When most of Toronto is fast asleep, CBC's Tony Smyth is scanning the airwaves for the next big story. Eric Mark Do gives us a behind-the-scenes look at what it's like to be a camera operator capturing local news in the dark of night.

When most of Toronto is fast asleep, CBC's Tony Smyth is scanning the airwaves for the next big story. Here is a behind-the-scenes look at what it's like to be a camera operator capturing local news in the dark of night.

By Eric Mark Do, Reporter

Step into Tony Smyth's CBC van and you're greeted by an arsenal of scanners—11 of them to be exact—all tuned into different local police, fire and EMS frequencies. “He's got far more scanners than even we listen to,” said CBC assignment producer Laura Green. Each one is hooked up to separate speakers so that he can tell where the call is coming from. Listening to that many scanners at once might overwhelm the average listener. But, for Smyth, this isn't just his job as the CBC's overnight camera operator—it's his passion.

On the night J-Source did a ride-along with Smyth, he was at the scene of a fire in the west end of Toronto before his shift had even started. Within 20 minutes he shot and edited the footage, which was sent back to the newsroom in time for the 11:30 p.m. newscast.

 


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“He is our eyes and ears on the ground,” associate producer Victoria Valido said. “He doesn't just take care of the technical part, as in just shooting the shots. He really is a newsgatherer when he's on the scene in terms of information and confirming details for us.”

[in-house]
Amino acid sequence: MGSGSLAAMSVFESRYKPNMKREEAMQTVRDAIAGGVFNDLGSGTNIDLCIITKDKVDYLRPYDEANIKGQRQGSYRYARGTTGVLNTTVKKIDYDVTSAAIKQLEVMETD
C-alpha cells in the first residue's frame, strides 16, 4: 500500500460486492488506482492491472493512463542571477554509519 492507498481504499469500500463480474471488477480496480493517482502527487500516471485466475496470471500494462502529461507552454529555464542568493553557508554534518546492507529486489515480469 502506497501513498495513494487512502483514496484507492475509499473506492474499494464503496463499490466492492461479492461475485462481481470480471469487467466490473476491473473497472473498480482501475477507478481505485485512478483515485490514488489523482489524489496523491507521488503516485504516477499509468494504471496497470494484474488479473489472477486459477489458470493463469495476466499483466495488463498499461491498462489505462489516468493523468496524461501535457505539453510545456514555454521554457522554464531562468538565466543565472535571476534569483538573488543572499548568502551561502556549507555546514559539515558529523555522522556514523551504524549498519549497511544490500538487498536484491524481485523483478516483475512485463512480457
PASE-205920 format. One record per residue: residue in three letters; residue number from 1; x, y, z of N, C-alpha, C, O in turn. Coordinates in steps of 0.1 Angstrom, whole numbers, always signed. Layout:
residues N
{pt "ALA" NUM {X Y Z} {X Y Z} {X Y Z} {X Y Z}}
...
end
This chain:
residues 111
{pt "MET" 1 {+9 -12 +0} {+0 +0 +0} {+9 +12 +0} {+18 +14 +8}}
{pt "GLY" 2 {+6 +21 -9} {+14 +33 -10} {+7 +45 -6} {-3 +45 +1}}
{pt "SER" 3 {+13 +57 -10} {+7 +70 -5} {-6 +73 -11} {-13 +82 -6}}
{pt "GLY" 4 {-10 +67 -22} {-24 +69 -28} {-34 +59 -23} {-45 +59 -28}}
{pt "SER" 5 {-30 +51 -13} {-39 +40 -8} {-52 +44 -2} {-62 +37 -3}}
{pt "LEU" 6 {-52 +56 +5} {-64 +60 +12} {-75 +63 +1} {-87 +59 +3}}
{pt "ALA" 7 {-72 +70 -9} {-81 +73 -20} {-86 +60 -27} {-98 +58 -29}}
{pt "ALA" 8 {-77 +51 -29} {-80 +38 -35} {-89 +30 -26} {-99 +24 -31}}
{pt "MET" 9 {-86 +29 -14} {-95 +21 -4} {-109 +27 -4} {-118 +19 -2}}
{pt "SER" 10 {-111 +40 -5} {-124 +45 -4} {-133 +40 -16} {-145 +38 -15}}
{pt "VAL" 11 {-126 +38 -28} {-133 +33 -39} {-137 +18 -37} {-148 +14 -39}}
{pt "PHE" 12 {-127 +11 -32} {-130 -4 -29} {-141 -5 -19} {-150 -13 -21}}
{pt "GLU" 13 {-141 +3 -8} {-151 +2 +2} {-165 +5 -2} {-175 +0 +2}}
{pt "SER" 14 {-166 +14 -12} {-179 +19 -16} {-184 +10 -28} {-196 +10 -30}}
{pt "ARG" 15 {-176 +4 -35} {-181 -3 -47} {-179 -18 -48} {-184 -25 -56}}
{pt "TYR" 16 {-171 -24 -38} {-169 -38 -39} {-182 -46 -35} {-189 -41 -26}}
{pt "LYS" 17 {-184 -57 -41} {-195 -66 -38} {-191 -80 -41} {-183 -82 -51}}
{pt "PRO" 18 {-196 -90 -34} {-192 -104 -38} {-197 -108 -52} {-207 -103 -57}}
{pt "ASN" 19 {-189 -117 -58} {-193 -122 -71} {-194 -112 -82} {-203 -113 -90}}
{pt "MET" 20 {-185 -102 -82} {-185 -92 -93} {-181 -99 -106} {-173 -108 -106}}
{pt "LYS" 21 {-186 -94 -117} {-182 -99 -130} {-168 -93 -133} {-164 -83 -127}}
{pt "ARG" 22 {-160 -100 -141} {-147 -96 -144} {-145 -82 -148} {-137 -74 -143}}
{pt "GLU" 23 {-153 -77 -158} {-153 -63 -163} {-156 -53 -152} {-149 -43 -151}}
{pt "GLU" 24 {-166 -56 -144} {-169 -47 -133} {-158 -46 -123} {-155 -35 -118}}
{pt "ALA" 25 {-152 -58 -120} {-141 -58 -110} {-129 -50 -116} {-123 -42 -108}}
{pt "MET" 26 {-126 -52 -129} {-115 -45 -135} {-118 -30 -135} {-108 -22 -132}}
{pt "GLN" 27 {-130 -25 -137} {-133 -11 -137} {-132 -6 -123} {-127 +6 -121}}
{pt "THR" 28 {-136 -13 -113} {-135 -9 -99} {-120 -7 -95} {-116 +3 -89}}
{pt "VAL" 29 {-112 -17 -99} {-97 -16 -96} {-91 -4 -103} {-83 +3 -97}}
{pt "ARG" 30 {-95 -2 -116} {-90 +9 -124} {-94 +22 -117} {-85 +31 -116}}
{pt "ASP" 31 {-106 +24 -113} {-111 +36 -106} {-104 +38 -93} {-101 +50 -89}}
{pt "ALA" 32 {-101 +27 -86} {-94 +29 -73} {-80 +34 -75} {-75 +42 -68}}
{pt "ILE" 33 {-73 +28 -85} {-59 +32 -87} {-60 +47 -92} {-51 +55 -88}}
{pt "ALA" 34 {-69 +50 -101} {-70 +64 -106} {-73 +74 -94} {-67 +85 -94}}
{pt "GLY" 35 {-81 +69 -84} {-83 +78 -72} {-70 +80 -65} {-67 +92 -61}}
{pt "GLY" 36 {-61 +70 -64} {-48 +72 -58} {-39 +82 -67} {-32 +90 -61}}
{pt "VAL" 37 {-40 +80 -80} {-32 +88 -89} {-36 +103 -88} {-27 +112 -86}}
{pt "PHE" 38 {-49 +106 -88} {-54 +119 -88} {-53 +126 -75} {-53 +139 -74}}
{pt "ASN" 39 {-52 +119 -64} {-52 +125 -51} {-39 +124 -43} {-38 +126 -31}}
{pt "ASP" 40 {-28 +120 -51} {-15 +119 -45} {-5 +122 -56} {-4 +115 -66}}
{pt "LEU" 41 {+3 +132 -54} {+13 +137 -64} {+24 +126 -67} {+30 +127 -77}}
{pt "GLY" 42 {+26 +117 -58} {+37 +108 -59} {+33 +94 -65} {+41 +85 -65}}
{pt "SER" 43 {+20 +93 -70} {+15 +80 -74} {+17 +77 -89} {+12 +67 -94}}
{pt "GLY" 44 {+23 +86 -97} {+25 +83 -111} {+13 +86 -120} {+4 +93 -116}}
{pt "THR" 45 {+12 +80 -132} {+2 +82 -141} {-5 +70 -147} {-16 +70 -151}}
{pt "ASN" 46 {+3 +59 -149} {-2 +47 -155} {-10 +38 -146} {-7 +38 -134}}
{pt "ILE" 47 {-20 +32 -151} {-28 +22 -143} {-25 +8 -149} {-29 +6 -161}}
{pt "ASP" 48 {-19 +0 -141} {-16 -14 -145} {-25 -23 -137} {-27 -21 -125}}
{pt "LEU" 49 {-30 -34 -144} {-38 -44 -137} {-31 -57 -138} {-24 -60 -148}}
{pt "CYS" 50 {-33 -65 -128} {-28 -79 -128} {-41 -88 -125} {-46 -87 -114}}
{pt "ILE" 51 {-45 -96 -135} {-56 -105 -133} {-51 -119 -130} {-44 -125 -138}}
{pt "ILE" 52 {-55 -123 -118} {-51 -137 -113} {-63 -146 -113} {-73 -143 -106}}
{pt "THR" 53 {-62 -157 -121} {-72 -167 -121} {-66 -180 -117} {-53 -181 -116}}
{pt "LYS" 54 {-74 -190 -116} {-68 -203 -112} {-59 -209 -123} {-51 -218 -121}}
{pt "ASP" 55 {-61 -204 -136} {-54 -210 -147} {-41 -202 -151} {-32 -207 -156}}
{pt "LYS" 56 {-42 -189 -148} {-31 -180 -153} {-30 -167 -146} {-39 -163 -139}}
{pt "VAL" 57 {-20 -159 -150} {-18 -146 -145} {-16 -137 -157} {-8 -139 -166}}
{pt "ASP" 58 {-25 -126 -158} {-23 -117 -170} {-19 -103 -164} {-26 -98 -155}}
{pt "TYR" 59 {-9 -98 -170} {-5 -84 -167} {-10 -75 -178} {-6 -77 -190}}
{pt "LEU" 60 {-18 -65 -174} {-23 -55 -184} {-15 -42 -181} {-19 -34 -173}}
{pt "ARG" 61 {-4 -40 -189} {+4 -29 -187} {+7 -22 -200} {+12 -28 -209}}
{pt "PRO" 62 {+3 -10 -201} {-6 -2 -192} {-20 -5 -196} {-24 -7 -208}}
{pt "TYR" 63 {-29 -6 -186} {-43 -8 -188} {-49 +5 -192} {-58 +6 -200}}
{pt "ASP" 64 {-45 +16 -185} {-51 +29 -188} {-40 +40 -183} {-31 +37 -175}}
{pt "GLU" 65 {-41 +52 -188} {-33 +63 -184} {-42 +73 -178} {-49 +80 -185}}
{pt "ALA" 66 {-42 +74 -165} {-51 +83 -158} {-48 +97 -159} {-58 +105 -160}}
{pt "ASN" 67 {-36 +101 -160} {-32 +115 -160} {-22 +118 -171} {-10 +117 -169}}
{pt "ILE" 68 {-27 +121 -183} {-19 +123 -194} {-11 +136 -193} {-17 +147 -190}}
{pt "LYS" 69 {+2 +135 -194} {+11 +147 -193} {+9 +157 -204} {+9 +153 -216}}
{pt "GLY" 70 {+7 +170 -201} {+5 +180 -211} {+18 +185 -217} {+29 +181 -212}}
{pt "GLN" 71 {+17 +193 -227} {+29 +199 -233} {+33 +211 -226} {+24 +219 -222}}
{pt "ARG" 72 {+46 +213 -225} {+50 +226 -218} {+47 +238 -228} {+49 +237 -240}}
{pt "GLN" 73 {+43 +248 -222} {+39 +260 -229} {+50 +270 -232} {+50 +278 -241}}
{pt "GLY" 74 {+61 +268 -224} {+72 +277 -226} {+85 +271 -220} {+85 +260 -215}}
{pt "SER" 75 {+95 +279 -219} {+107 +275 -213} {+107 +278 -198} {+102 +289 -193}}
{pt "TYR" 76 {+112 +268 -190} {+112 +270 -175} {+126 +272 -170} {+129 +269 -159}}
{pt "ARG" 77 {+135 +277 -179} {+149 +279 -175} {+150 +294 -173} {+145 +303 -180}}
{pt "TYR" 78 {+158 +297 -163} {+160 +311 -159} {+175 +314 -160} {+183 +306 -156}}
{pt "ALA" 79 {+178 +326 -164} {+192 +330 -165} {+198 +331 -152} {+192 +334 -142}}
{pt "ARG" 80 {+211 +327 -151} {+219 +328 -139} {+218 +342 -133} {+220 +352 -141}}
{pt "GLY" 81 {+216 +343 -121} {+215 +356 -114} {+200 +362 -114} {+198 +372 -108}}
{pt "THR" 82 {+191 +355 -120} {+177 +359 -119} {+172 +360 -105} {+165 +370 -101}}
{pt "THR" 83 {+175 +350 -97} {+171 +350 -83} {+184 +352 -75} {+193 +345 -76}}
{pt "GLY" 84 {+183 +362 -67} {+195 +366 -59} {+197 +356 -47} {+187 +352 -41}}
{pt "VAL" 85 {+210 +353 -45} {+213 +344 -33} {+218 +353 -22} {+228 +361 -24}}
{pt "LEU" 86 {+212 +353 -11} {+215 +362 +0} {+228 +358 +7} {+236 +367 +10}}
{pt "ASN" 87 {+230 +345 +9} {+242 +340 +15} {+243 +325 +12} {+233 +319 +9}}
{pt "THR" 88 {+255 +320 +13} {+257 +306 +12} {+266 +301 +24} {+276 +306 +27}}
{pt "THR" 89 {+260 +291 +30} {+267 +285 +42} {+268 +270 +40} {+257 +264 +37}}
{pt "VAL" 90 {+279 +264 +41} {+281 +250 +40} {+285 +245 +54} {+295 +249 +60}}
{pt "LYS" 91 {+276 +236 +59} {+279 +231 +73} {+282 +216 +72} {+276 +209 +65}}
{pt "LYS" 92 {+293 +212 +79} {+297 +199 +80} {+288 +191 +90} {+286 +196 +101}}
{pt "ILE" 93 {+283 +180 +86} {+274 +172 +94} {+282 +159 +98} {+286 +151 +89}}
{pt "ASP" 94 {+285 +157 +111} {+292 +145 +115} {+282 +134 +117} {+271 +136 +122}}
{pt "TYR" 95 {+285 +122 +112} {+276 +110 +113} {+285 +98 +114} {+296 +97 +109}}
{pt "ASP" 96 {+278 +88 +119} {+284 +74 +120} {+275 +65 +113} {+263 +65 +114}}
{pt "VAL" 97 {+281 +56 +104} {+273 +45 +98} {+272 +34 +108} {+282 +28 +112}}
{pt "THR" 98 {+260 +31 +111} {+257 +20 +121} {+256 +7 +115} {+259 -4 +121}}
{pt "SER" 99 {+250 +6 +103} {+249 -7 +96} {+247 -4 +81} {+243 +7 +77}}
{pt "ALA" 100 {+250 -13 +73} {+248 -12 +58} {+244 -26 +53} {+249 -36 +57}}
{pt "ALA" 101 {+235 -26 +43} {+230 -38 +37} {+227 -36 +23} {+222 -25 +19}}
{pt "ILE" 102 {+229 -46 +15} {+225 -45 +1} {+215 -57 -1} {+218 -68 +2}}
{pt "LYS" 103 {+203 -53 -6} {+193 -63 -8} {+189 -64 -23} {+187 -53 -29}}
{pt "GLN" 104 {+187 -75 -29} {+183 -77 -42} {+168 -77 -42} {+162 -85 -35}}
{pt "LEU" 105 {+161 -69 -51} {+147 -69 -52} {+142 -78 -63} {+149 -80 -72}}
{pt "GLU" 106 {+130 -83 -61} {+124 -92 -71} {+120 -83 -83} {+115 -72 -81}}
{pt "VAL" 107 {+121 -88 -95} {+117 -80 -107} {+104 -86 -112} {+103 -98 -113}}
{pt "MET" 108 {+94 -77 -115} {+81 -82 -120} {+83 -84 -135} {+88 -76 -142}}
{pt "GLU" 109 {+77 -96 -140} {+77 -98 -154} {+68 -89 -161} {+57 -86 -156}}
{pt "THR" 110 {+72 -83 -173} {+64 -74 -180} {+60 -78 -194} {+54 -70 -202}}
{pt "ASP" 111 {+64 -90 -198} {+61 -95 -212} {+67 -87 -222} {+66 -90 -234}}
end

However, between the hours of midnight and 7 a.m., Smyth's job is a solo one. This means he’s in charge of assigning his own stories and making editorial decisions on the fly. It seems to come naturally for Smyth, who started chasing stories as a hobby in 1986. As with any newsroom, some nights get really busy and others are quiet.

One night that sticks out for Smyth was the death of Toronto Police officer Sgt. Ryan Russell three years ago.

Smyth had just finished his shift when the call came in about someone crashing a snowplow into various things. He got there just as ambulances were arriving to treat Russell. As paramedics performed CPR, it sunk in that it was going to be a big story. “Anytime they're doing CPR on someone in the street, it's not a good sign,” he said.

He shot what he needed at the scene and followed the chase for the snowplow. With a newly installed dashcam, he captured many images of the vehicle passing right in front of him and the coverage earned the CBC a Gemini nomination.

“I think just his dedication and his passion for his work showed specifically in that story because he really gave us an inside look and really illustrated what happened that night,” Valido said.

Covering crime and trauma day in and day out requires a personal separation from the scenes. Smyth said, especially for big stories, “There's no time to get worked up about it. There's only time to do my job.” Certain stories do catch up to him, though, like when he watched the coverage of Russell's funeral later on and saw his widow.